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What do you think of an #offthecuff tag for stories written spontaneously and without editing?

edA‑qa mort‑ora‑y
I'm a creative programmer and puzzles designer. I cook monsters.
・1 min read

I often find myself wanting to write something, but am put off by my own process. I want a tag that conveys my writing has skipped my normal process, and thus likely a bit rougher than my other articles.

Consider what I put into a typical article:

  • gather topic points and rough outline
  • write first draft
  • review and improve flow
  • wait a day or two, review and edit language
  • upload to grammar tool, make final adjustments
  • post here, post there, post and promote everywhere

This certainly dissuades me from writing something quickly. Not all of my opinions are worthy of this process -- I'm willing to admit that. But sometimes I have something in my head and want to get it out!

I've used the #discuss tag for this before, but then I ended up framing it that way. For my previous post, I found the #healthydebate tag -- it appears new. Perhaps that's the right place.

But I also tagged it #offthecuff. For those unfamiliar with the expression, off-the-cuff refers to doing something spontaneously, without a lot of planning or foresight.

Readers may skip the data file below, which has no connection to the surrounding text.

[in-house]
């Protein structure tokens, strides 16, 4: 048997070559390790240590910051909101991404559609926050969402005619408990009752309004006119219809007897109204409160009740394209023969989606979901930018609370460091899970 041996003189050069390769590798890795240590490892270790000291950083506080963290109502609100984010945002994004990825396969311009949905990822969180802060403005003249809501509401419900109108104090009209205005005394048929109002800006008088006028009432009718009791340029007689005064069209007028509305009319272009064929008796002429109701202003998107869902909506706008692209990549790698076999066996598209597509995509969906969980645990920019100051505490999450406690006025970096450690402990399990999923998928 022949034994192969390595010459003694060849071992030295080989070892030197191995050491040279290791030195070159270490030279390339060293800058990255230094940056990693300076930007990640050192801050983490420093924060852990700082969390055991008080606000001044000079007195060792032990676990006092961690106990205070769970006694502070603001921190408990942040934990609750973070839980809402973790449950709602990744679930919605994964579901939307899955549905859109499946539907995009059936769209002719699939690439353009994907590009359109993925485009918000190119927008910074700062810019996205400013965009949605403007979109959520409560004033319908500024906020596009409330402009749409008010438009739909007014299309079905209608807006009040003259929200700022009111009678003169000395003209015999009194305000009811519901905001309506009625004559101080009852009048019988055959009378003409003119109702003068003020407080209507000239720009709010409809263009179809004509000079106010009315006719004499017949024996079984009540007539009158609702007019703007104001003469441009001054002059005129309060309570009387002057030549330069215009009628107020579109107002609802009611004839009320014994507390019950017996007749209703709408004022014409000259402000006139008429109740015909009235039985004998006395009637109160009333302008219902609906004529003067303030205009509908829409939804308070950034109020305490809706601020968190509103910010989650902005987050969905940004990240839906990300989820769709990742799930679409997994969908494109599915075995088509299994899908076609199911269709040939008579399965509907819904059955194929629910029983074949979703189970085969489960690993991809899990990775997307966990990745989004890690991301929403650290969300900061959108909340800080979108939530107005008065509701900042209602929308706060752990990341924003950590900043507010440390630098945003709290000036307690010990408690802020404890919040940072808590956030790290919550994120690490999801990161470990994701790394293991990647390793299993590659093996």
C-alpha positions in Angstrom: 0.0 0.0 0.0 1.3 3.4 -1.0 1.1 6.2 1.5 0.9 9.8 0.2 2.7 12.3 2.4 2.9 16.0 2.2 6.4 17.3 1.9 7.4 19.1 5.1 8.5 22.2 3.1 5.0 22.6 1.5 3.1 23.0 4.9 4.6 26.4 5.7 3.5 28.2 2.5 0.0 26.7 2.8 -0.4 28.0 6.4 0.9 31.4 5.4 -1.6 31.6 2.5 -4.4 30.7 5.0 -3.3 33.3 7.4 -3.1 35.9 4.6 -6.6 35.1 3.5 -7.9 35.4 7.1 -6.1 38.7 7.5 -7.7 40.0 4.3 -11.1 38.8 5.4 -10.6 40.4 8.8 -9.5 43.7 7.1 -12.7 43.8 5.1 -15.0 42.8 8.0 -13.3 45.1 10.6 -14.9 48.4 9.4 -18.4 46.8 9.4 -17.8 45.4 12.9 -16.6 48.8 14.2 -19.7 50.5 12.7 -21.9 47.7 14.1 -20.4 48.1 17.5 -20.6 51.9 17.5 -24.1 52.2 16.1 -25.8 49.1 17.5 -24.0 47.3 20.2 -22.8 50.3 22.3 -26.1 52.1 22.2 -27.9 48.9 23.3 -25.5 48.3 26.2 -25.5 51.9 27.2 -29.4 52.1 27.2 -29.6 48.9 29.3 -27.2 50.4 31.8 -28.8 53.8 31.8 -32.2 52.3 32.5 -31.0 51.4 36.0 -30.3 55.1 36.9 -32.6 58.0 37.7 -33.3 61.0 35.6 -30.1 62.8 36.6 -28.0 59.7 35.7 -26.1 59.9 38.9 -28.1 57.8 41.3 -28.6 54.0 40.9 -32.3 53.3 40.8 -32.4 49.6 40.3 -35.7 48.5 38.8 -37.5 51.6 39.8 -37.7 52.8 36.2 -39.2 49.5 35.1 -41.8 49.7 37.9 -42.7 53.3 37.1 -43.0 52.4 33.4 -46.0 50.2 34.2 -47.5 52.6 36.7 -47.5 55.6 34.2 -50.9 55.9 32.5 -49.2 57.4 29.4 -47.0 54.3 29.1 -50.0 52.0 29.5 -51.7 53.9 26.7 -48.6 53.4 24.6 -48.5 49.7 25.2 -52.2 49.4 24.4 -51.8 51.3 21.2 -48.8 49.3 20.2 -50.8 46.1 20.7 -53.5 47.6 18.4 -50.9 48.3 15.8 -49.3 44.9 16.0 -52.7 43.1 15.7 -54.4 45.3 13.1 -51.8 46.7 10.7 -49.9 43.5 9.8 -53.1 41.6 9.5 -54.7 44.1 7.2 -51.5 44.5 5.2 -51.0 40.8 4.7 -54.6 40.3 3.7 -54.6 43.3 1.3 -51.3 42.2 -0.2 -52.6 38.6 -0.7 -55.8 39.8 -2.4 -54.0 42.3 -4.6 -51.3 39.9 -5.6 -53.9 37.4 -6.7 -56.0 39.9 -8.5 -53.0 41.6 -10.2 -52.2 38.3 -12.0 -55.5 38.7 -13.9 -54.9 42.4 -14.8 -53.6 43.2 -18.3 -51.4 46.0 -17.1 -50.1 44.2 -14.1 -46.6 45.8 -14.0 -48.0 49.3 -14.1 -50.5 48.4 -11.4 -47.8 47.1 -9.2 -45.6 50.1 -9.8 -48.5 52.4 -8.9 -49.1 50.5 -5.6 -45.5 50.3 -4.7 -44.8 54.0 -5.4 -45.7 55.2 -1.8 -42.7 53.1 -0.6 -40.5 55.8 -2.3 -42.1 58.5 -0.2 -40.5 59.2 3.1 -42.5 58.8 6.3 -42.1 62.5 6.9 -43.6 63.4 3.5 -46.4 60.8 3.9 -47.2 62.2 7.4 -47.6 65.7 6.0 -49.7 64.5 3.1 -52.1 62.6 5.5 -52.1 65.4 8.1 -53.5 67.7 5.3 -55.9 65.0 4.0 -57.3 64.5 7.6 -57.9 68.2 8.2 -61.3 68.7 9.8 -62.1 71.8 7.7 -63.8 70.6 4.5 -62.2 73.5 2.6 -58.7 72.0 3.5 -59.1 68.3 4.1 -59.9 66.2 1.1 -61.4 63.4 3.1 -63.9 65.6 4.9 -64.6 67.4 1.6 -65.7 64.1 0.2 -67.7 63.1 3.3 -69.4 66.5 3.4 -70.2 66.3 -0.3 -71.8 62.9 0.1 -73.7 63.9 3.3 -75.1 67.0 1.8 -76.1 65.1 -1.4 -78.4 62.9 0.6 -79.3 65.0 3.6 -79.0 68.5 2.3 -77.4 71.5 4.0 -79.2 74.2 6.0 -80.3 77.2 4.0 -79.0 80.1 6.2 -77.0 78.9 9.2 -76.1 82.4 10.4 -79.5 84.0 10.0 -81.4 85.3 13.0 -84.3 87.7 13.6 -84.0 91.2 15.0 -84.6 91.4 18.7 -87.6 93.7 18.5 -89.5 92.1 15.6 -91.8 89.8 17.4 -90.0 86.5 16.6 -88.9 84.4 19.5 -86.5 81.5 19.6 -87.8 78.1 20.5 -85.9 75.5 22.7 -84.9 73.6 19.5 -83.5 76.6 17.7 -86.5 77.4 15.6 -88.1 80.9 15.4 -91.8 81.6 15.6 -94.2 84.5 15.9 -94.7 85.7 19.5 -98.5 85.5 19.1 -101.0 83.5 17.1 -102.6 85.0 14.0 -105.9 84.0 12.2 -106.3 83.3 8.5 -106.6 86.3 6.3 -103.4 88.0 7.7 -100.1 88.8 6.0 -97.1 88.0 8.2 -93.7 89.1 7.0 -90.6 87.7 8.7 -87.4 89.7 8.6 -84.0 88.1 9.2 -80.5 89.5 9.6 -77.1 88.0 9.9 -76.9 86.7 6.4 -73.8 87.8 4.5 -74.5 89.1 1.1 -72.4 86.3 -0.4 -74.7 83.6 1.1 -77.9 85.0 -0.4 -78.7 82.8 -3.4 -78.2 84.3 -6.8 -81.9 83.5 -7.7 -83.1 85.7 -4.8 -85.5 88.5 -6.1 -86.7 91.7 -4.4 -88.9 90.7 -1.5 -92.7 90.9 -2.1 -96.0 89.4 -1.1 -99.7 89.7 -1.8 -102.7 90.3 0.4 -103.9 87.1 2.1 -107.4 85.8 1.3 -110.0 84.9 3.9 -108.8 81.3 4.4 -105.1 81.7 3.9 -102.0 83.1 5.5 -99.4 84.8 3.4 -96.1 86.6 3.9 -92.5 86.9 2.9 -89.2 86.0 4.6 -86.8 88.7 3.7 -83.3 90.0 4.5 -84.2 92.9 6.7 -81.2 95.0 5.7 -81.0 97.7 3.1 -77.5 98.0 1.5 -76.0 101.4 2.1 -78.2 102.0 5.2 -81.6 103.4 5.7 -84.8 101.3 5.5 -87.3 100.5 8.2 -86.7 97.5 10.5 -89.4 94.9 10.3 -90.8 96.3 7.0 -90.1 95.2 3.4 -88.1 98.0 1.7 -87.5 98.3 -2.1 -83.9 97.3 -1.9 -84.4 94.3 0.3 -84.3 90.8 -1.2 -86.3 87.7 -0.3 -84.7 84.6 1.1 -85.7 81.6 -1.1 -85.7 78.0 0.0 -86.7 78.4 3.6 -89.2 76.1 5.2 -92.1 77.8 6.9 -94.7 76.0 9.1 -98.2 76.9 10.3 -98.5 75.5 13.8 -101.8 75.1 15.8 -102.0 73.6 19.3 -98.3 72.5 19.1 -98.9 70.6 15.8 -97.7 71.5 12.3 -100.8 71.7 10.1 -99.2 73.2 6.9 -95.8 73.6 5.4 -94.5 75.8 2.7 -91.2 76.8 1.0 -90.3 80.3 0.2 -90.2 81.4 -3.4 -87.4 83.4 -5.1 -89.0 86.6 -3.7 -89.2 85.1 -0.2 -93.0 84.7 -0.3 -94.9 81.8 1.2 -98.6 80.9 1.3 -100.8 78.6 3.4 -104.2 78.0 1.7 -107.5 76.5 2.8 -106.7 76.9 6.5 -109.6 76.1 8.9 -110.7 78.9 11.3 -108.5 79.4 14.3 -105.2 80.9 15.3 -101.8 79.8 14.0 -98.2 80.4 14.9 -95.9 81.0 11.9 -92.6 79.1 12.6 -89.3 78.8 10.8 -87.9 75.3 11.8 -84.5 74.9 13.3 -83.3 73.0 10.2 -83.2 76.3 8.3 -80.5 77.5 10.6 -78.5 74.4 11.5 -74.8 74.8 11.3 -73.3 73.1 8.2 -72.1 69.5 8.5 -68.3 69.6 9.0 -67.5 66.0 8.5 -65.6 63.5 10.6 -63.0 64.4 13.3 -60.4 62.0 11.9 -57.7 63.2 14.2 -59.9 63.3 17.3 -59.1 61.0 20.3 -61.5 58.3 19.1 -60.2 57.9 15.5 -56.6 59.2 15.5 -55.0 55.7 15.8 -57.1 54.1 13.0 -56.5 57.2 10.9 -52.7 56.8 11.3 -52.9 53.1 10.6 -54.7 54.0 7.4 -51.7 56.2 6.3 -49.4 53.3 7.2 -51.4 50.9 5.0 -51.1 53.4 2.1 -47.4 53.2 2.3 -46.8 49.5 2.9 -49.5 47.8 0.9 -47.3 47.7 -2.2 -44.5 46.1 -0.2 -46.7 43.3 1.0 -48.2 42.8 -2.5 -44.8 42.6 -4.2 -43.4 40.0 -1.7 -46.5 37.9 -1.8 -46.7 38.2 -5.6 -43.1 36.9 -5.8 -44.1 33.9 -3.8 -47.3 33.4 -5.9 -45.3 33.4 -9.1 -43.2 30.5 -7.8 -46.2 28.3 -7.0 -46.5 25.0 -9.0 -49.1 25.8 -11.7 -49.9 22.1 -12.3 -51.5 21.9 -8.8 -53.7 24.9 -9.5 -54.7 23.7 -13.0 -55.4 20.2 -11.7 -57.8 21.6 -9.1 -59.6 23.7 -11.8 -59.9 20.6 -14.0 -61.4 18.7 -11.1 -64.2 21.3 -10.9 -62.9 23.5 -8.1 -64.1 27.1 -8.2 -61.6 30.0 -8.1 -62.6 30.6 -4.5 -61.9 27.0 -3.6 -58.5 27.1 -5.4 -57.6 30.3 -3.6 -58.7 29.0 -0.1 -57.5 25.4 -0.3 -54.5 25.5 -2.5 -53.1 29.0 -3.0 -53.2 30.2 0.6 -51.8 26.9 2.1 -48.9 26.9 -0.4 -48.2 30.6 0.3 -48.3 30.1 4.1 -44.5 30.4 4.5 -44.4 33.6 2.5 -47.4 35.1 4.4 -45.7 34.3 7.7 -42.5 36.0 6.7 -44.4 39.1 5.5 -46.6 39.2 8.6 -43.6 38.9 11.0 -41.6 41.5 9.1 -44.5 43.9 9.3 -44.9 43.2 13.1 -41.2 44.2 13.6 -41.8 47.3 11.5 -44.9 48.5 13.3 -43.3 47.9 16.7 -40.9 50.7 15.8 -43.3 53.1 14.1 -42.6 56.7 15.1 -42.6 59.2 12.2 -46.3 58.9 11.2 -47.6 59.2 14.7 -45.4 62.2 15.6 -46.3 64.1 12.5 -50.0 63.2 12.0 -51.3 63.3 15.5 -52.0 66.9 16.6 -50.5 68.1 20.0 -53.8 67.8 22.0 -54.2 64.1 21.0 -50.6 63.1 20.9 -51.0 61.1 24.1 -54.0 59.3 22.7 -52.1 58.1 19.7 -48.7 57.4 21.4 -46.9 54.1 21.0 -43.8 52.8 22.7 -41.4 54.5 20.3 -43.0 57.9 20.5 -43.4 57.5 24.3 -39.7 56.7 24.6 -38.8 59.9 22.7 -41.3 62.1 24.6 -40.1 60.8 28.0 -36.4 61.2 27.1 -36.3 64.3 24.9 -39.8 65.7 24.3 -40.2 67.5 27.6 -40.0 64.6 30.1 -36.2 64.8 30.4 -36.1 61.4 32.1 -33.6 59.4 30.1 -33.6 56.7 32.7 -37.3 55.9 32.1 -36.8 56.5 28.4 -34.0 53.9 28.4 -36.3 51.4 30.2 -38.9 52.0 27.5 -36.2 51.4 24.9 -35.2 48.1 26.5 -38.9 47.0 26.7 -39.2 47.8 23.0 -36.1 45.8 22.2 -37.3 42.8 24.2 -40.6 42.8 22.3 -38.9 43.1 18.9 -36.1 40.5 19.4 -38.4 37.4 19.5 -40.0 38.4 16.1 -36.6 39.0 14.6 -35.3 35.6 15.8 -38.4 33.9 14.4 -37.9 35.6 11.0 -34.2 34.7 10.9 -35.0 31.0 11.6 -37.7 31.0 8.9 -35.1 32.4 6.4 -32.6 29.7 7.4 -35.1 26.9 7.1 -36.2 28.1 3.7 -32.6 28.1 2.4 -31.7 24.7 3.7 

What do you think?

I'm okay with aliasing the tag with #rambling or #curmudgeon. :)

Discussion (6)

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carolinakinetic profile image
CarolinaKinetic

I like this idea, if it means more people will post more articles. I love it when I search and find out that someone had already done what I plan to do or experienced the same problem that I'm experiencing (especially if they also SOLVED the issue!).

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dmfay profile image
Dian Fay • Edited

#healthydebate's been around for a bit but isn't super popular so it's less of a sidebar fixture than #meta, #discuss, or the identity crisis-plagued #explainlikeimfive.

I don't know that extemporaneous posts need a special tag, though. Everybody writes and edits differently, and rigor can easily vary from post to post as well as from person to person. I don't think it's a big deal.

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codemouse92 profile image
Jason C. McDonald • Edited

Honestly, every article I've ever written was "off the cuff". It's just the way I write, even in college (and I was a regular on the Dean's List). I'd write my essay, do a quick read-through to correct any obvious errors, and then go back and create the outline if it was required. On occasion, I'll write my headings first, and then the rest of the article.

I seriously even write most of my books that way. I just do a whole lot more editing in that scenario.

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mortoray profile image
edA‑qa mort‑ora‑y Author

I need to be less thorough in my articles I guess. :)

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phlash909 profile image
Phil Ashby

I've seen #streamofconsciousness used before, then again it's really hard to spell without stopping to check! :)

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saylestyler profile image
Tyler Sayles • Edited

Sounds vaguely familiar to how I approach writing a program 😑 #meta? #IIHE (immediately invoked human expression)? 🤔